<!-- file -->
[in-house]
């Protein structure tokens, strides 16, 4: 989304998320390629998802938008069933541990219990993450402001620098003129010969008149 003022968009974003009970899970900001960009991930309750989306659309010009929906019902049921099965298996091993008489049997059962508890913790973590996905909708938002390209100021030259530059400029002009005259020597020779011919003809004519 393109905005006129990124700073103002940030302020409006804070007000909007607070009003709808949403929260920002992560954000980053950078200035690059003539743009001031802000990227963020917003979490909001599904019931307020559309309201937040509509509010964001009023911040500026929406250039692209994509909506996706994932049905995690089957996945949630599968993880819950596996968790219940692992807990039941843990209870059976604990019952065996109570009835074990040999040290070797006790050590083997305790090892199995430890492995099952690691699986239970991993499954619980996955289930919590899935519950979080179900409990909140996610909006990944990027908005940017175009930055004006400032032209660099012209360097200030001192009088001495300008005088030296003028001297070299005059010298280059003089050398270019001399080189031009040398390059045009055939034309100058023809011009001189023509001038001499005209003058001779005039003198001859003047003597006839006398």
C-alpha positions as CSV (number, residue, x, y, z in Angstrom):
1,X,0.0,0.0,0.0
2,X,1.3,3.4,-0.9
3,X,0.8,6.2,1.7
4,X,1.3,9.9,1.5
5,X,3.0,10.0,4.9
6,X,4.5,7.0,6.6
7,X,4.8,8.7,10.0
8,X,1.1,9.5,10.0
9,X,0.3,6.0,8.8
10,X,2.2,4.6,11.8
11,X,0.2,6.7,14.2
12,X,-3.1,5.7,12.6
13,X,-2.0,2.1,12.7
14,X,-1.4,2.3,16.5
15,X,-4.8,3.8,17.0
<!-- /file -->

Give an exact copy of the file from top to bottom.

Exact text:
[in-house]
């Protein structure tokens, strides 16, 4: 989304998320390629998802938008069933541990219990993450402001620098003129010969008149 003022968009974003009970899970900001960009991930309750989306659309010009929906019902049921099965298996091993008489049997059962508890913790973590996905909708938002390209100021030259530059400029002009005259020597020779011919003809004519 393109905005006129990124700073103002940030302020409006804070007000909007607070009003709808949403929260920002992560954000980053950078200035690059003539743009001031802000990227963020917003979490909001599904019931307020559309309201937040509509509010964001009023911040500026929406250039692209994509909506996706994932049905995690089957996945949630599968993880819950596996968790219940692992807990039941843990209870059976604990019952065996109570009835074990040999040290070797006790050590083997305790090892199995430890492995099952690691699986239970991993499954619980996955289930919590899935519950979080179900409990909140996610909006990944990027908005940017175009930055004006400032032209660099012209360097200030001192009088001495300008005088030296003028001297070299005059010298280059003089050398270019001399080189031009040398390059045009055939034309100058023809011009001189023509001038001499005209003058001779005039003198001859003047003597006839006398």
C-alpha positions as CSV (number, residue, x, y, z in Angstrom):
1,X,0.0,0.0,0.0
2,X,1.3,3.4,-0.9
3,X,0.8,6.2,1.7
4,X,1.3,9.9,1.5
5,X,3.0,10.0,4.9
6,X,4.5,7.0,6.6
7,X,4.8,8.7,10.0
8,X,1.1,9.5,10.0
9,X,0.3,6.0,8.8
10,X,2.2,4.6,11.8
11,X,0.2,6.7,14.2
12,X,-3.1,5.7,12.6
13,X,-2.0,2.1,12.7
14,X,-1.4,2.3,16.5
15,X,-4.8,3.8,17.0